New Jersey Devils vs. Winnipeg Jets
According to an unsubstantiated report in the Globe and Mail, the Atlanta Thrashers rumored relocation to Winnipeg is all but done. An announcement is expected by Tuesday of next week. So while we are waiting for the official word I wanted to take some time to turn our attention to realignment and the impact it could have on the New Jersey Devils.
First of all, had the Phoenix Coyotes been the club moving this subject would be pretty cut and dry because Phoenix is in the West as would be the rumored Winnipeg club. A simple swap of cities, a divisional shift here or there and we’re done. However, the people of Glendale, Arizona stepped in and saved the franchise, kudos to them. The Coyotes are now the NHL version of the walking dead aka a zombie. Unfortunately for Atlanta there will be no such reprieve and thus the current conundrum. You see Atlanta is in the Eastern Conference as a member of the Southeast Division. Now I’m no geography wiz or anything but last time I checked Winnipeg was not in the southeast or even the east for that matter. So naturally to accommodate the move the NHL would be forced to realign.
From what I’m hearing there are several possibilities the NHL could utilize. Winnipeg is located in central Canada and would be a natural fit in the Western Conference’s Central Division. Both the Nashville Predators and Columbus Blue Jackets play in the Central and look like the most obvious choices for the move. Columbus would be the best fit because they are the easternmost team located in the Western Conference. According to Wikepedia, they are only a three hour drive from the nearest Eastern Conference team, the Pittsburgh Penguins. Nashville could be a fit because they would be the south’s replacement for Atlanta and the other team name being bounced around is the Detroit Red Wings. Supposedly Detroit was promised the next available opening in the East after the NHL’s last realignment. So for fun let’s see if any of these supposed team swaps would dramatically affect the Devils.
We have to look at how New Jersey would be impacted by losing the chance to beat up on Atlanta every year. Being that they were in the same conference, the Devils were fortunate enough to play Atlanta four times a year. If the Thrashers relocate to Winnipeg and the West that will be slashed from one to two games a year at the most. If we look at how New Jersey has matched up against Atlanta historically that may cost the Devils one or two extra wins a year. New Jersey has been dominant against the Thrashers since the team entered the league in 1999. In fact, the Thrashers played their first game on October 2, 1999 and lost 4–1 to the Devils. That defeat basically set the tone for every meeting from then on. New Jersey won 26 of the 44 total meetings including outscoring them 141-101! But, what is even more astonishing is the Devils record in Atlanta, where they have be victorious in 14 of 22, a winning percentage of .636! If would be tough to find a suitable punching bag to replace those possible “W’s.”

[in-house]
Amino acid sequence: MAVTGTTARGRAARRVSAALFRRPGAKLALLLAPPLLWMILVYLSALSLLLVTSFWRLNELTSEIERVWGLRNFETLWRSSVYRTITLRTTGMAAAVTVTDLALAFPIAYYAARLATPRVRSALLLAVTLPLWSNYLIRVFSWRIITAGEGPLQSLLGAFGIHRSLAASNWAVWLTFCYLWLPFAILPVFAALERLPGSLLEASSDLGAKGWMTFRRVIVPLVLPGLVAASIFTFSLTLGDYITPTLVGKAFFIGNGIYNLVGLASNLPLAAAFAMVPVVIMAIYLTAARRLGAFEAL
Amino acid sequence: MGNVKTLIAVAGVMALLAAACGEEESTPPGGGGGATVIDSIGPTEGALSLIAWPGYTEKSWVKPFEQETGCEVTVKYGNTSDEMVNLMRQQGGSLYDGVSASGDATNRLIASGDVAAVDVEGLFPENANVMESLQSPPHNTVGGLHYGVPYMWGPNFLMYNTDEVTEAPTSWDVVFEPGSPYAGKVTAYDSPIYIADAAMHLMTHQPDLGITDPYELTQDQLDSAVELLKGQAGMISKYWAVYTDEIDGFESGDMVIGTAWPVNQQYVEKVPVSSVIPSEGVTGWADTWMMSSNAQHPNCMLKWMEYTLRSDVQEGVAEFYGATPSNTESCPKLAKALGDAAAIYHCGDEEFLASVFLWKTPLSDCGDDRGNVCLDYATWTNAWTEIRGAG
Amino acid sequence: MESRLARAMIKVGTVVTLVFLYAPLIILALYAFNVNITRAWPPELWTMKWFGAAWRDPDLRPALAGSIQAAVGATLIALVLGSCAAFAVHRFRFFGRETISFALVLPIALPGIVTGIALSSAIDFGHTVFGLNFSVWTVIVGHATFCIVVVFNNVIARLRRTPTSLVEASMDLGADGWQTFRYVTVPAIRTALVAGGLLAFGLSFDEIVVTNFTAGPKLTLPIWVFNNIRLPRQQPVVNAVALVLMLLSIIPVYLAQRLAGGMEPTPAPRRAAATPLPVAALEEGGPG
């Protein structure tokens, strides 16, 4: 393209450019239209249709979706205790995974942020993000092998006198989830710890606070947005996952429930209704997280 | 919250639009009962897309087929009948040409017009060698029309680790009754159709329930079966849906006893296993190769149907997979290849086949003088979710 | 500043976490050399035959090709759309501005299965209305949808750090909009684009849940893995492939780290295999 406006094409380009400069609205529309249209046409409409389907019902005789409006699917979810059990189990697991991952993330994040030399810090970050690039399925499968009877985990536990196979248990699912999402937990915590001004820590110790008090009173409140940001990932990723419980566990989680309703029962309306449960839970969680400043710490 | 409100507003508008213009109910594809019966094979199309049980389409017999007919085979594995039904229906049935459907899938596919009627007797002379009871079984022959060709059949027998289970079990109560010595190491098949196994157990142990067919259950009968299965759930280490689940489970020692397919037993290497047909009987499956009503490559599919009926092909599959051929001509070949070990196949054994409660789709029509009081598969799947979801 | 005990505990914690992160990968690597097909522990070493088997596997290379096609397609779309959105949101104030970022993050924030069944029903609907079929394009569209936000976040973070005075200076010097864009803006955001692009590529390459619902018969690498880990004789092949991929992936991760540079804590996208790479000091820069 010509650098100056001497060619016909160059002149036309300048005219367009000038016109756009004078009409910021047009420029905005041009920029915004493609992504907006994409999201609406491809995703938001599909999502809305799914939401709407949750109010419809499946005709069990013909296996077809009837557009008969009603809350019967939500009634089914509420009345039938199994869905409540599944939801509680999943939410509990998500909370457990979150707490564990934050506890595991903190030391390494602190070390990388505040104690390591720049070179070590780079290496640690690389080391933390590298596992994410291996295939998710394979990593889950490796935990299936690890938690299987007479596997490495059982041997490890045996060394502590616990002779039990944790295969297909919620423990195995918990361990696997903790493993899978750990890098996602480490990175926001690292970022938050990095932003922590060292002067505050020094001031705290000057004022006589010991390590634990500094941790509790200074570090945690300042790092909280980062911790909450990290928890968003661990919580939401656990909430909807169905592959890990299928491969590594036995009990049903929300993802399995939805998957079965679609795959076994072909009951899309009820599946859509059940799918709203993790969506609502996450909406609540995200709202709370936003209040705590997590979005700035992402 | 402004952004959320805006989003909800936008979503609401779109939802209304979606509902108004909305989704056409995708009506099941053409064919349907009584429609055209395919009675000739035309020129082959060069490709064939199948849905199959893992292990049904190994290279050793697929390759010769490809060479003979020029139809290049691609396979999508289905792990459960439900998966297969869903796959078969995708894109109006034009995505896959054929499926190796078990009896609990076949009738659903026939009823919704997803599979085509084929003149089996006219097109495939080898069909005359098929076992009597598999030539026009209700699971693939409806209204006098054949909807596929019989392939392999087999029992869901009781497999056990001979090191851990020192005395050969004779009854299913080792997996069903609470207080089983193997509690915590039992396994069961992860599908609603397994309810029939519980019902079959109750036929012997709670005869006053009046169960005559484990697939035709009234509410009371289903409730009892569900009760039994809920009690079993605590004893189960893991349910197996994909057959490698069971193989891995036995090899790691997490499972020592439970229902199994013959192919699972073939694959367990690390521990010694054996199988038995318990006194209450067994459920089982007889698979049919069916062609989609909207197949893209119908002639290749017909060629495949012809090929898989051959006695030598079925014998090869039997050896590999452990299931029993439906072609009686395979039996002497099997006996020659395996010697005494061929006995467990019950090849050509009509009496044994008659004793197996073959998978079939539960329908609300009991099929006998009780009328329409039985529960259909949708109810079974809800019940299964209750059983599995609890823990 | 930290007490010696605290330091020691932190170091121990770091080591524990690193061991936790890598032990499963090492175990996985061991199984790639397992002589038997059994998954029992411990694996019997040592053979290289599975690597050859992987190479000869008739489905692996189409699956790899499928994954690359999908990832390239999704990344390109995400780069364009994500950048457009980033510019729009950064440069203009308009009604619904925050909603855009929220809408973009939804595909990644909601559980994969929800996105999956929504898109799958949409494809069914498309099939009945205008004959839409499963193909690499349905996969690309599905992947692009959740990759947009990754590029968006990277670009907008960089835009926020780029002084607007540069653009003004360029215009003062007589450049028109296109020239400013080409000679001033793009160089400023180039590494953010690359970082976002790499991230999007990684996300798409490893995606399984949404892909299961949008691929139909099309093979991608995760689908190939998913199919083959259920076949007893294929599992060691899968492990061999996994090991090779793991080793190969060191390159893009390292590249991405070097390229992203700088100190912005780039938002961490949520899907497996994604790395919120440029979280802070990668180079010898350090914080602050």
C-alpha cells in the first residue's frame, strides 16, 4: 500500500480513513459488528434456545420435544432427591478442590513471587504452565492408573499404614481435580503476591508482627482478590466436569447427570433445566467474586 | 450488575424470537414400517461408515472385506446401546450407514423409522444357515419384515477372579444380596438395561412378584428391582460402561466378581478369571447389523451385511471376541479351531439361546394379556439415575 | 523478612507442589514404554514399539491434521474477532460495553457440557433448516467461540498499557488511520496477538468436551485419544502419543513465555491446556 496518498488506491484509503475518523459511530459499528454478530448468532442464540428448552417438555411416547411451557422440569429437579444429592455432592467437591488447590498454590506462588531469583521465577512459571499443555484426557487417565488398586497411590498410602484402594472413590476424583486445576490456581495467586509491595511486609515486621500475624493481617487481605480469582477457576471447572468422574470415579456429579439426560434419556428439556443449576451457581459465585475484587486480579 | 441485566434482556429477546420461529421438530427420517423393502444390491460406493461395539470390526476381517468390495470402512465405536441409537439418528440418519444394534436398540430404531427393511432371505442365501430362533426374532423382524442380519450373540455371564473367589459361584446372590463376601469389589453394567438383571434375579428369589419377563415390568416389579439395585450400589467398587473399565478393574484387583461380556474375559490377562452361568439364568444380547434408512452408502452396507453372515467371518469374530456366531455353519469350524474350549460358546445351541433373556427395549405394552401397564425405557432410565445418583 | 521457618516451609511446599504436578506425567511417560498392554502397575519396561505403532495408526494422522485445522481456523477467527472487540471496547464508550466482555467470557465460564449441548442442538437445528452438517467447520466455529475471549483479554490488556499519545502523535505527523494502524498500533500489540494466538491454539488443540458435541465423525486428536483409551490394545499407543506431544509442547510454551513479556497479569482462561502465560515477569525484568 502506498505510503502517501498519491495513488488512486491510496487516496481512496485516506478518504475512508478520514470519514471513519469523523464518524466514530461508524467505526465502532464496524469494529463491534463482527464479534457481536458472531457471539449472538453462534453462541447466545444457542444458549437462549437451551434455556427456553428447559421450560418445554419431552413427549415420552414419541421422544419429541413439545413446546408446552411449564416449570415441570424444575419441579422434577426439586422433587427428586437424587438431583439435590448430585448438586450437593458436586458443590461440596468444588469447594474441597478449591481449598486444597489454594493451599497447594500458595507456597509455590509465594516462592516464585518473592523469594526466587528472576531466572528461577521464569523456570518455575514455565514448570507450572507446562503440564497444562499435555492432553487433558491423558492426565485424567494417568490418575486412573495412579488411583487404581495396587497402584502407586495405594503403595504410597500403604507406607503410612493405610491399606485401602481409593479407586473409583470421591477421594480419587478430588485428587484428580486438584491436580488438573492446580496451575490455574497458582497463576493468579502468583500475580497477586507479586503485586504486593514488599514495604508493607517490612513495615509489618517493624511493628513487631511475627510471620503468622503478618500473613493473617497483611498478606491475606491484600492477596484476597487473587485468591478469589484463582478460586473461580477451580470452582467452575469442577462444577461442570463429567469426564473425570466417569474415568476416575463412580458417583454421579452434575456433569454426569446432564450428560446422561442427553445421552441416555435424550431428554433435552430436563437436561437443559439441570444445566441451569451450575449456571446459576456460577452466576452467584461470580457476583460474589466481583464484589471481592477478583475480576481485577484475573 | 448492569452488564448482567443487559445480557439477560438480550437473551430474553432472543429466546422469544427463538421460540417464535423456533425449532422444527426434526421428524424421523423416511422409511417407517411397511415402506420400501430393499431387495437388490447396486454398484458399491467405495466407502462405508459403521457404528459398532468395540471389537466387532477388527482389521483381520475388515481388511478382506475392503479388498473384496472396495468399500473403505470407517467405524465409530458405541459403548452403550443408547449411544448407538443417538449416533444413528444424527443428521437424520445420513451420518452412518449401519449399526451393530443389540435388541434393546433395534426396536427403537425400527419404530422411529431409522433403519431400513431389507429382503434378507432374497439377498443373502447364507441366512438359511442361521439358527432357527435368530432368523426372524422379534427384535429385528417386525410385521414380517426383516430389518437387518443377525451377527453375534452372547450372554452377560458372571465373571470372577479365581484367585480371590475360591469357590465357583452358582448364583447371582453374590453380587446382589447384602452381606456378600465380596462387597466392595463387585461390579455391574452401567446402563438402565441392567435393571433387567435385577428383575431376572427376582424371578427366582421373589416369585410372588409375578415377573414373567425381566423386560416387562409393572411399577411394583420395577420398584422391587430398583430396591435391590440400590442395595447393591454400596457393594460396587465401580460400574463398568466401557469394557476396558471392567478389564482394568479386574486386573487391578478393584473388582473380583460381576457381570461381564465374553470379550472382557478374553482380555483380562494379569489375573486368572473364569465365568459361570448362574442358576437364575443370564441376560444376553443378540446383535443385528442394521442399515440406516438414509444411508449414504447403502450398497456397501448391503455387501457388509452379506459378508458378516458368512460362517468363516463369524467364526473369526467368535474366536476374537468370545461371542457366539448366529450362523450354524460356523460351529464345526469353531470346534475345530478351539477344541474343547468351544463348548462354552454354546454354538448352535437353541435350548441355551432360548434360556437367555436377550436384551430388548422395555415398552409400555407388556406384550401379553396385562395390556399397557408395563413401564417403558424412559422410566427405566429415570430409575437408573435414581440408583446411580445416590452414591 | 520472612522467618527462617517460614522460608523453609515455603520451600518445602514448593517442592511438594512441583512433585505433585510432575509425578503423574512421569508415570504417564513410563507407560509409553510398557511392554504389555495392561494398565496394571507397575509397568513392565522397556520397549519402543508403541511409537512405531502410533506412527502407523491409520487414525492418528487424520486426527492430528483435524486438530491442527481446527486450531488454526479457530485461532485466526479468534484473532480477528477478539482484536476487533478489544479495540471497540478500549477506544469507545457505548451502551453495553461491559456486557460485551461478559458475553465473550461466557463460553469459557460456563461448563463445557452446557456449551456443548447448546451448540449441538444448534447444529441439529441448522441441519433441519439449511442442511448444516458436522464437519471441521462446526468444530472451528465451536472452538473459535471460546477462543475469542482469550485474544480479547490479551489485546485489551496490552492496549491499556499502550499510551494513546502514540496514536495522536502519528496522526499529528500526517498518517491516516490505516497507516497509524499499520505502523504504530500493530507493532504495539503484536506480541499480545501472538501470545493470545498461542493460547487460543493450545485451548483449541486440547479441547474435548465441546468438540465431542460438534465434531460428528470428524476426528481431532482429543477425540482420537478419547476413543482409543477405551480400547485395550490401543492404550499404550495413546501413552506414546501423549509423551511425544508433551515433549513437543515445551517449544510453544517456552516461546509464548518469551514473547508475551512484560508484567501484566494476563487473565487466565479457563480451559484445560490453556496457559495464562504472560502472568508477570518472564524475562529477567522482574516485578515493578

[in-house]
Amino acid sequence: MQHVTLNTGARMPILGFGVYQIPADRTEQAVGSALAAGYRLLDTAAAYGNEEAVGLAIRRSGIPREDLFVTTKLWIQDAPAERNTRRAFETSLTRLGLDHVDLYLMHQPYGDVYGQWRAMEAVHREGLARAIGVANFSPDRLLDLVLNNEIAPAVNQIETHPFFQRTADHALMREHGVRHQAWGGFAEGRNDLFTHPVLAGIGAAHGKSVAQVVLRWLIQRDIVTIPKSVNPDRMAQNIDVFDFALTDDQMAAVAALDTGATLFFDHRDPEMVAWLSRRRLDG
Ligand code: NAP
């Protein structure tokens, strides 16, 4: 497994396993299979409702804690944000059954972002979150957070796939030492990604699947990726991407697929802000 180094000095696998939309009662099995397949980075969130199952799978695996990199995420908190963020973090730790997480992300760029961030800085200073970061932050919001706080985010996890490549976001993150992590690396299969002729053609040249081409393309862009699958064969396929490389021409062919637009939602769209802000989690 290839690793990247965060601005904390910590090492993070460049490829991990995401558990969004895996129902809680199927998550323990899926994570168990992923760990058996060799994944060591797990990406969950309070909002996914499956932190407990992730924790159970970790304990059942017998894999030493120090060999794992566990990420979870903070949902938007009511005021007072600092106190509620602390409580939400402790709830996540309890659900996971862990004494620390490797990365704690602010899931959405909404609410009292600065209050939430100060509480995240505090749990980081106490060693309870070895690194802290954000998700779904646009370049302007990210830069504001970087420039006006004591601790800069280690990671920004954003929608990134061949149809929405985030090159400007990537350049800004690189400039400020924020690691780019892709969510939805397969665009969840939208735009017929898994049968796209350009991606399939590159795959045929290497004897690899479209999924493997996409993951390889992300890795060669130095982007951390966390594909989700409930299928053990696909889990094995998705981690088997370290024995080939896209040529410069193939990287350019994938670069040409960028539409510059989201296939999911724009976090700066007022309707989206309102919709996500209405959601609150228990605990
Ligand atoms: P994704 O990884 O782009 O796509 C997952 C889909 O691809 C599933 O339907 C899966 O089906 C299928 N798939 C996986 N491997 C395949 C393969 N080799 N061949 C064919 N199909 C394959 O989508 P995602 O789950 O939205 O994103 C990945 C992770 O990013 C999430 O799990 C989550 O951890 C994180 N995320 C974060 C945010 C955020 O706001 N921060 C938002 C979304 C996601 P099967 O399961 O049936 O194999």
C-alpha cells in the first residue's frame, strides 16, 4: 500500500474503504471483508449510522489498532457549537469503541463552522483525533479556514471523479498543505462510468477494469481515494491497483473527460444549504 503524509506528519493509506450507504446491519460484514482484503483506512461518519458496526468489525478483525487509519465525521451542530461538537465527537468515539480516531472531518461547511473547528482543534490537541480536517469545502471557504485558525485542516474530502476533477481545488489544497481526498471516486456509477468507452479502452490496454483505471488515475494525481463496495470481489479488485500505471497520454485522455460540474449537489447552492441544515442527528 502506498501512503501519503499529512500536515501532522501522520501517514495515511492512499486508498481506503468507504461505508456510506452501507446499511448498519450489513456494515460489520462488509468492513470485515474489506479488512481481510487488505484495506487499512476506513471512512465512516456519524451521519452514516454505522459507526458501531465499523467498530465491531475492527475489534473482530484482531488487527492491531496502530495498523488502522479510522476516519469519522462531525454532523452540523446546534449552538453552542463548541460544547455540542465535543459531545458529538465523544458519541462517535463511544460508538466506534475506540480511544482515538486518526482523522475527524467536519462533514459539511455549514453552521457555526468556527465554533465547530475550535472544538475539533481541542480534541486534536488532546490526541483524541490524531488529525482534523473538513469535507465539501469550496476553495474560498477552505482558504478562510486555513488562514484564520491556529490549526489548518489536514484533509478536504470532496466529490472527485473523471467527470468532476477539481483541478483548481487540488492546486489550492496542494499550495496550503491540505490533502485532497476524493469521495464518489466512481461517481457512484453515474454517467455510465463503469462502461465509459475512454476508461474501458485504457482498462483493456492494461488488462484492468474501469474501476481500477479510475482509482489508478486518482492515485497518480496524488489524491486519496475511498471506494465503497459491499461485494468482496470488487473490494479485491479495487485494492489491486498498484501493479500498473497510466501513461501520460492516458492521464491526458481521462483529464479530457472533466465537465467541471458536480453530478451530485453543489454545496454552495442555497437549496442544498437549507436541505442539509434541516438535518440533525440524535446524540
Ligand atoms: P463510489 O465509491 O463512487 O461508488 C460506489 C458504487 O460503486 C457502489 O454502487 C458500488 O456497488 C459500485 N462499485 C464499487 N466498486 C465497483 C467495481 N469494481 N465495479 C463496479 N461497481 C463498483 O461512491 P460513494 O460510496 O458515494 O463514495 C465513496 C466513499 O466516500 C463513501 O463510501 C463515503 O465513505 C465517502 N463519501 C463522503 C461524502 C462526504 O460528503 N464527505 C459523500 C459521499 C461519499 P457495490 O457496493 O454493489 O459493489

A Columbus move to the East would be a nice alternative considering the Devils have never had any problems dispatching one of the NHL’s youngest clubs. Since the Jackets inception in 2000 they have only two regulation win against the Devils. New Jersey has owned Columbus with an incredible 7–2–1–1 record in eleven head to head meetings. If not playing Atlanta four times a year is a bad thing then playing Columbus four times a year is the perfect consolation.
Nashville is tossed in to the conversation because they would be the “South’s” last stand in the NHL. Many Devils’ fans still cringe when they hear the words, “Nashville” and “relocation” used in the same sentence. In 1995, it was rumored that New Jersey would be relocating to a planned Nashville Arena after the Stanley Cup Finals. Nashville offered to pay $20 million to relocate any team interested, the Devils unsuccessfully attempted to terminate their lease with the New Jersey Sports and Exposition Authority. The Devils stayed put and Nashville was given an expansion team. Although not as dominant, New Jersey also has managed to collect a winning record against the Preds as well. Historically the Devils are 9-5-0-2 in 16 regular season meetings. But New Jersey has no problem playing in the “honky-tonk” of Nashville where they are almost unbeatable, going to 6-1-0-1 all time.
Last but certainly not least, the Red Wings. The only team the Devils have any playoff history with. New Jersey came into the 1995 Stanley Cup Finals as the underdog, David and they quickly and efficiently defeated Goliath. The Cup win signified the start of the Devils dominance in the NHL. Since then New Jersey has won 2 more Stanly Cups and the Wings have won four! The two teams have combined to win 7 of the last 16 Stanley Cup titles. Despite some signs of age, the Red Wings are still a force to be reckoned with in the NHL and a switch to the East would shift the balance of power in the Eastern Conference. The Devils still have a winning record all time against Detroit (24-22-8-1-0) but now they would face the possibility of playing them early in the playoffs, a daunting task for any team.
Any way you slice it the big winner in all of this are the suffering fans in Winnipeg. In the end the whole discussion may be for nothing because as of right now no relocation deal is done. But for now it’s fun to speculate, especially for Devils fans and our extended summer.
Follow me on twitter! @westcoastdevfan
View the full article
How Does Atlanta’s Move To Winnipeg Effect the Devils?
No replies to this topic
0 user(s) are reading this topic
0 members, 0 guests, 0 anonymous users